Question: How To Generate A Smaller, Simpler Heatmap Similar To A Tile?
3
gravatar for k.nirmalraman
6.5 years ago by
k.nirmalraman1000
Germany
k.nirmalraman1000 wrote:

I am trying to make a heatmap and the was able to achieve the one I wanted. However, I have a feeling it looks clumpsy. Y is a 4 column matrix with expression values

y<-ave_scaledCounts[Gene_Markers,]
hr <- hclust(as.dist(1-cor(t(y), method="pearson")), method="centroid"); 
hc <- hclust(as.dist(1-cor(y, method="spearman")), method="centroid")  
# Cuts the tree and creates color vector for clusters.
mycl <- cutree(hr,k=4, h=max(hr$height)/2); 
mycolhc <- rainbow(length(unique(mycl)), start=0.1, end=0.9); mycolhc <- mycolhc[as.vector(mycl)] 
myheatcol <- bluered(75) 
pdf("Hierarchial_Clustering/Final_HeatMap Hierarchial clustering.pdf",width=9,height=7)
heatmap.2(y, Rowv=as.dendrogram(hr), Colv=as.dendrogram(hc), col=myheatcol, scale="row", density.info="none", trace="none",   
     +    RowSideColors= mycolhc,margins=c(10,10),keep.dendro=FALSE)
dev.off()

. I would like the heatmap in itself to be smaller in area... preferable like a tile!! The dendograms are not neccessary and the color key could be even thinner! ANy help would be great! Thanks!

EDIT: Would it just be possible to make a better heatmap if I just have the clusters in order already?? May be ggplot2 package enter image description here

heatmap • 4.0k views
ADD COMMENTlink modified 6.5 years ago by Alex Reynolds29k • written 6.5 years ago by k.nirmalraman1000

clearly this scale is not appropriate for correlations. wouldn't you normally calculate some kind of distance value?

ADD REPLYlink written 6.5 years ago by Jeremy Leipzig18k

I thought I was doing it here as.dist(1-cor(t(y)

Do you mean the color scale is not appropriate? If you dont mind could you expand a bit more??

ADD REPLYlink written 6.5 years ago by k.nirmalraman1000

have you tried just euclidean distances on the raw data?

dists<-dist(t(y))
heatmap( as.matrix( dists ))
ADD REPLYlink modified 6.5 years ago • written 6.5 years ago by Jeremy Leipzig18k

This just made a huge square with same color, I mean the clusters cannot be seen. I added col=myheatcol"

ADD REPLYlink written 6.5 years ago by k.nirmalraman1000
1
gravatar for Alex Reynolds
6.5 years ago by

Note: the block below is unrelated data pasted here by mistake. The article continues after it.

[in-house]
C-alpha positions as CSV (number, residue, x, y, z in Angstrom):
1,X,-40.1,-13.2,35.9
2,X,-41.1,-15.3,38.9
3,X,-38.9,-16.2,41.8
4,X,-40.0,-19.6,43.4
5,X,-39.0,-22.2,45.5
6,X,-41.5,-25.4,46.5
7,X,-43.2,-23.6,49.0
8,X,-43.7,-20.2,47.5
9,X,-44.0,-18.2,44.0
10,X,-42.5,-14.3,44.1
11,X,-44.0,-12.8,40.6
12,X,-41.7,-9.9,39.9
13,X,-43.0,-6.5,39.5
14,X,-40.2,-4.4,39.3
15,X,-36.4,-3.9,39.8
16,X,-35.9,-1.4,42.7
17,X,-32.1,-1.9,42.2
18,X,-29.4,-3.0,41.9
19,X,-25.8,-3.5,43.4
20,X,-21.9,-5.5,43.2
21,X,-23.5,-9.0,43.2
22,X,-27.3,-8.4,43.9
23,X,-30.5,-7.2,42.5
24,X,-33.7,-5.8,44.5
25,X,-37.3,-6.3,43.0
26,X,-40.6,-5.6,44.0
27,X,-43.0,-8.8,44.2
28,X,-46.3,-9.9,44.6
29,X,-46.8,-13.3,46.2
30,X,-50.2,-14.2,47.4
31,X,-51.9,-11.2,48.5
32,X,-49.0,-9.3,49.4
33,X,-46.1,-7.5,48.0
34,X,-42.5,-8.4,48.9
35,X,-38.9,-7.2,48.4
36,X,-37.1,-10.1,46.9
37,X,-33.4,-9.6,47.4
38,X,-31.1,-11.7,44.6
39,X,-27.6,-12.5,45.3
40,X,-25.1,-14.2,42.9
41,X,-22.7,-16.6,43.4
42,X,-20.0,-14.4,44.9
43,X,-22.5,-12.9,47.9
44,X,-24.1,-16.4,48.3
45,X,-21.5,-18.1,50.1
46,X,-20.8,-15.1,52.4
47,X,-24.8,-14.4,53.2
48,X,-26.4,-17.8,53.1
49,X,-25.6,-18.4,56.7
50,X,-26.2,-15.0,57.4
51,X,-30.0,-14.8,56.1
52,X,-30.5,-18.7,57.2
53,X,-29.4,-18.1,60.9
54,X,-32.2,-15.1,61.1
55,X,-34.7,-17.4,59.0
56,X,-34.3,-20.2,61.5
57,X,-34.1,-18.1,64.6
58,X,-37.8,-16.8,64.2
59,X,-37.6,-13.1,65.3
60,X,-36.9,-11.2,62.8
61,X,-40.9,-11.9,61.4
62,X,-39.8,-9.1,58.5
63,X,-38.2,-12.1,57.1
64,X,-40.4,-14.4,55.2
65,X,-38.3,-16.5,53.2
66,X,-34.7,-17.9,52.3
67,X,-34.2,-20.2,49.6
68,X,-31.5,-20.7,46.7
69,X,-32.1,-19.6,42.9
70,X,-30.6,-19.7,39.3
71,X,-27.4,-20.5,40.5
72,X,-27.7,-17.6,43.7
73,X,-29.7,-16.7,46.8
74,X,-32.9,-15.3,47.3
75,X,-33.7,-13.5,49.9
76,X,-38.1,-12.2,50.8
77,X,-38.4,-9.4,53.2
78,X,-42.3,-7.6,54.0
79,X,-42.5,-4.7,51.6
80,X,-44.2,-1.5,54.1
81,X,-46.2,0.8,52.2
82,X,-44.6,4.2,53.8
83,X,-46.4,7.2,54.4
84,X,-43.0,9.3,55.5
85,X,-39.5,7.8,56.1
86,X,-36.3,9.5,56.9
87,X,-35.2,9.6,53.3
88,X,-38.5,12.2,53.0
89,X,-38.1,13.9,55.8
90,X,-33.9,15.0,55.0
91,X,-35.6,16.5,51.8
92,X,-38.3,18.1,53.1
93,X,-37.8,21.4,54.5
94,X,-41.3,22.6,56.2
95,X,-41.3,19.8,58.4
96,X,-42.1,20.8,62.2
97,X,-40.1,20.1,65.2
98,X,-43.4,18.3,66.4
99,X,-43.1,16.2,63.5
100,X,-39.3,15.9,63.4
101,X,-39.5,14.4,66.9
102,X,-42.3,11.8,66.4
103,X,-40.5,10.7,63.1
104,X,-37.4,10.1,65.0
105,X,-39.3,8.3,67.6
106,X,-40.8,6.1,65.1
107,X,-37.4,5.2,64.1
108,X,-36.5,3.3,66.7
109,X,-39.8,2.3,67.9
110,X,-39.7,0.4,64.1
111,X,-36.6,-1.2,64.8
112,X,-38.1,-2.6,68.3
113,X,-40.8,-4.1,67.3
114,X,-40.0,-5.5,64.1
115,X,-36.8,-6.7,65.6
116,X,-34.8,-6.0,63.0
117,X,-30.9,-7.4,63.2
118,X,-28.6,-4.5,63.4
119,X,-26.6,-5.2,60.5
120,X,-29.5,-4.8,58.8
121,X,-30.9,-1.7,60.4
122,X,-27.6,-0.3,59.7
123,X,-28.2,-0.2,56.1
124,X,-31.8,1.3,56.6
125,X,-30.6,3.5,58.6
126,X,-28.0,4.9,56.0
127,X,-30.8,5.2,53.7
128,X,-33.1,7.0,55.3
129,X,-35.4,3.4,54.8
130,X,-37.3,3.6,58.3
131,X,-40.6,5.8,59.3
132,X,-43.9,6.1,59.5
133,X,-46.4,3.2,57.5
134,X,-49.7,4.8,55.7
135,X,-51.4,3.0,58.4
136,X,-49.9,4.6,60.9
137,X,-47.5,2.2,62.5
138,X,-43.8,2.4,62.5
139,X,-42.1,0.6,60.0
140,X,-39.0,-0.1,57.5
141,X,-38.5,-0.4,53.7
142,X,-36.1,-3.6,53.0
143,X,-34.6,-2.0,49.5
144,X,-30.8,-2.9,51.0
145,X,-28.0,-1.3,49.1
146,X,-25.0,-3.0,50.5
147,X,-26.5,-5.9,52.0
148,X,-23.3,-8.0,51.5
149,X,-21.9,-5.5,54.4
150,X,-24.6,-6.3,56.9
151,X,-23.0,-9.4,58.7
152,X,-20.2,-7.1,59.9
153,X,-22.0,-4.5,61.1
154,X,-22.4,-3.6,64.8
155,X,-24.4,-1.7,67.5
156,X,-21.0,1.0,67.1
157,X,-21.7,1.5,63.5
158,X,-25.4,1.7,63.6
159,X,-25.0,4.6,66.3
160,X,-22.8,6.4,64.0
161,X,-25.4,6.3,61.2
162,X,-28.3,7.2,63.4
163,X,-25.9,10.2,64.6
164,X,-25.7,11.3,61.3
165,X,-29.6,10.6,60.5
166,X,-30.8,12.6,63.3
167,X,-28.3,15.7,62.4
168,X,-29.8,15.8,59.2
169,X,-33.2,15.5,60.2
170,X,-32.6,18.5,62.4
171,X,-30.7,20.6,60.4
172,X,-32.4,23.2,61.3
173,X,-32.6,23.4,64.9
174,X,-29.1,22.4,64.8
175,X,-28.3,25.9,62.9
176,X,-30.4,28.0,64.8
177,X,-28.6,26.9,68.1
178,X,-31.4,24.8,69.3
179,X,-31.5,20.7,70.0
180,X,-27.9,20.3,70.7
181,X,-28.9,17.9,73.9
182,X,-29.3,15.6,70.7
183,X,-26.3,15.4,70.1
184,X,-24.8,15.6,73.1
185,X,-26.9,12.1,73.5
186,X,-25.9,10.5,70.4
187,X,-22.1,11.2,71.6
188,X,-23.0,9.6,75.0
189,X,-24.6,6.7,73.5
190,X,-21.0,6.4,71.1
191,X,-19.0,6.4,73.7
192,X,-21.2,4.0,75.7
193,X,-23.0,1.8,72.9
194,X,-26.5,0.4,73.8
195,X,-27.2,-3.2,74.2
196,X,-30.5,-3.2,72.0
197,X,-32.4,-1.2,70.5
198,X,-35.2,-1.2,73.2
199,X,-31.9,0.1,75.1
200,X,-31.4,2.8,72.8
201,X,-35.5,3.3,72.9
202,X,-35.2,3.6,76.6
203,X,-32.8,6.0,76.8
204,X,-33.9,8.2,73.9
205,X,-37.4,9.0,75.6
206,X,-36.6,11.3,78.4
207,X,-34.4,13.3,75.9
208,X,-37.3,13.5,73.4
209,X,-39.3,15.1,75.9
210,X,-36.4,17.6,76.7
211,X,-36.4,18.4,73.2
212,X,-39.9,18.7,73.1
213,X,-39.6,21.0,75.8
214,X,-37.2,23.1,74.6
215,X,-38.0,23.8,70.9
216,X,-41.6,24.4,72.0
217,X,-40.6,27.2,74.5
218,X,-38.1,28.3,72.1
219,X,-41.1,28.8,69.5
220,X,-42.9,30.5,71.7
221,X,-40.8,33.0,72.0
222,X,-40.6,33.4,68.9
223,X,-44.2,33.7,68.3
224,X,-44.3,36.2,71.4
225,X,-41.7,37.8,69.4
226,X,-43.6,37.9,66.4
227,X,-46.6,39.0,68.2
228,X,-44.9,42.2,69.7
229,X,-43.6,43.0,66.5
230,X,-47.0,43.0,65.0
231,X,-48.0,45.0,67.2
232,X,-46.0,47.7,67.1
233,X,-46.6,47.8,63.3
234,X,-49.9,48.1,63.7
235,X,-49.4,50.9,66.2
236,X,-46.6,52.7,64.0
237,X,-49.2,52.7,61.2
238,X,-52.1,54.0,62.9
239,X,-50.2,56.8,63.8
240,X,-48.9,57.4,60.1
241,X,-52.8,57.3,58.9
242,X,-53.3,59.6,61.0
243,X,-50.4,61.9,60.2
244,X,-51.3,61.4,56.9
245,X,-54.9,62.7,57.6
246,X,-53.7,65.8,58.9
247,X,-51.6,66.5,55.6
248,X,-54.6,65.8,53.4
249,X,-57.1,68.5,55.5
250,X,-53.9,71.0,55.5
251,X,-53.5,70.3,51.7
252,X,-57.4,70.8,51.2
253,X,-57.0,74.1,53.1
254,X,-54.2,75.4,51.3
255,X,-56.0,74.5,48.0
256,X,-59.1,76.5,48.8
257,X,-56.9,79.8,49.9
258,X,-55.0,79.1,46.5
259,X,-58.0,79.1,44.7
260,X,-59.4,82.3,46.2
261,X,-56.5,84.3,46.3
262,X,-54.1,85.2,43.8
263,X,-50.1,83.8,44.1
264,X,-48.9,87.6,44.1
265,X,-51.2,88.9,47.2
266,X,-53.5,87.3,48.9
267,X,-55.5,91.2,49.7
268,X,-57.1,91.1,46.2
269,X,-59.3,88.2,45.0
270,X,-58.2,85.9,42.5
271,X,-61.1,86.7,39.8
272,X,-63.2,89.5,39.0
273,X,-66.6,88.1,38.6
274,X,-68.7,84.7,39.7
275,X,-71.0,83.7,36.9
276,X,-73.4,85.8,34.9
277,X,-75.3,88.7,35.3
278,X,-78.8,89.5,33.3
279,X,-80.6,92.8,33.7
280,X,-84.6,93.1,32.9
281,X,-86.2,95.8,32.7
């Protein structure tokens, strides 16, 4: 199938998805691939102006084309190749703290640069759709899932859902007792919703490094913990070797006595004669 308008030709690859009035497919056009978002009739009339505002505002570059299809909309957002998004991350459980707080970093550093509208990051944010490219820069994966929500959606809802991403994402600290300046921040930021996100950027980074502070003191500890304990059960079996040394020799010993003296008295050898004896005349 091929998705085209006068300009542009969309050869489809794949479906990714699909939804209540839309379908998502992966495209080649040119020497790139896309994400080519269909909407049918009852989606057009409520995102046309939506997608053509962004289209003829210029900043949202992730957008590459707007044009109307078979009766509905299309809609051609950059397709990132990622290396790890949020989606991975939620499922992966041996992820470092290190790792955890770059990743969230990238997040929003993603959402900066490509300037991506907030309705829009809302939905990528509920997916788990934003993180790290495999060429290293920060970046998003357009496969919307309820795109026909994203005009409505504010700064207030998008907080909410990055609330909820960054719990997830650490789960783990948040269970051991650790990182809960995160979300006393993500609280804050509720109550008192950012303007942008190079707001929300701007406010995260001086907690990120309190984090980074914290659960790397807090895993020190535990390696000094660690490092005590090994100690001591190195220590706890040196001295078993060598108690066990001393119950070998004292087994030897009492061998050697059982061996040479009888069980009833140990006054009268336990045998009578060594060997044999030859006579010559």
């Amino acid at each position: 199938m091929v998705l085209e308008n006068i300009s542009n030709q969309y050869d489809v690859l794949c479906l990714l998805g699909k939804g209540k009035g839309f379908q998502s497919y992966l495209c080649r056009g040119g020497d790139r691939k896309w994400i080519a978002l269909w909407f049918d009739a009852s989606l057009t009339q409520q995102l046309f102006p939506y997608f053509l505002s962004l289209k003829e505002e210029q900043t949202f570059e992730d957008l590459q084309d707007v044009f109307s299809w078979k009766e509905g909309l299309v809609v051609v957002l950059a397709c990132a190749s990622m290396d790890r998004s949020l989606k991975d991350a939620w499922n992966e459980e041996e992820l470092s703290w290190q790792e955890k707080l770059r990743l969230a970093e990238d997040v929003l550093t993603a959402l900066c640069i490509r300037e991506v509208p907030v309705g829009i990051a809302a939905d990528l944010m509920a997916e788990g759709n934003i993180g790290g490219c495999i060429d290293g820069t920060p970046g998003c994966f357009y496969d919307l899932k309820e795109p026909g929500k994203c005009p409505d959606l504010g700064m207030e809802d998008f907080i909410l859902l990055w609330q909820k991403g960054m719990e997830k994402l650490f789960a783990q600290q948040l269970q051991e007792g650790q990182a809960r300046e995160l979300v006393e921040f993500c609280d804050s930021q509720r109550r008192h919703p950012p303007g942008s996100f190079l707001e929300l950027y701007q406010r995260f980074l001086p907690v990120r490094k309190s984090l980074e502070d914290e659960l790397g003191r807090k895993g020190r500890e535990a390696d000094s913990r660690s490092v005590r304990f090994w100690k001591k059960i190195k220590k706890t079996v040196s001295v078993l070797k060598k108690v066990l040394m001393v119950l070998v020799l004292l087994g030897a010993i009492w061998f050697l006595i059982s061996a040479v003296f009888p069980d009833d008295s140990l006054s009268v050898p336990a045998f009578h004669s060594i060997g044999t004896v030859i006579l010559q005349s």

Alex Reynolds29k
Seattle, WA USA
Alex Reynolds29k wrote:

Perhaps you could try myheatcol <- colorpanel(3, "#0000ff", "#ffffff", "#ff0000") or myheatcol <- bluered(3) to "force" each cell to fall into one of three colors.

Even narrower would be myheatcol <- colorpanel(2, "#0000ff", "#ff0000") or myheatcol <- bluered(2). In that case, a cell is either blue or red.

This probably won't work too well for smaller clusters, but it should work okay for larger ones, I'd think.

If you want to keep a blue-to-white gradient for values from -1.5 to 0 and have all z-scores greater than 0 be painted one shade of red, you could construct a color palette vector like so:

> myheatcol.bluewhite <- colorpanel(128, "#0000ff", "#ffffff") 
> myheatcol.red <- rep("#0000ff", 127)
> myheatcol <- c(myheatcol.bluewhite, myheatcol.red)
ADD COMMENTlink modified 6.5 years ago • written 6.5 years ago by Alex Reynolds29k

Thank you!! Actually, the color gradient is just fine.. I would however like to know how can I

  1. reduce the size of the heatmap (width of the heatmap matrix)
  2. remove the dendogram without changing the order (the data can also be already pre-ordered if required... however, HC does a )good job too
ADD REPLYlink written 6.5 years ago by k.nirmalraman1000
0
gravatar for Fwip
6.5 years ago by
Fwip490
United States
Fwip490 wrote:

Have you tried heatmap.2( ..., dendrogram = "none" ... ) to turn off the dendrogram? Remember to check ? heatmap.2 for usage info.

ADD COMMENTlink written 6.5 years ago by Fwip490

I tried dendogram="none" but did not help :( The problem is I am loosing the clusters if I do not include rowv and colv...

ADD REPLYlink written 6.5 years ago by k.nirmalraman1000
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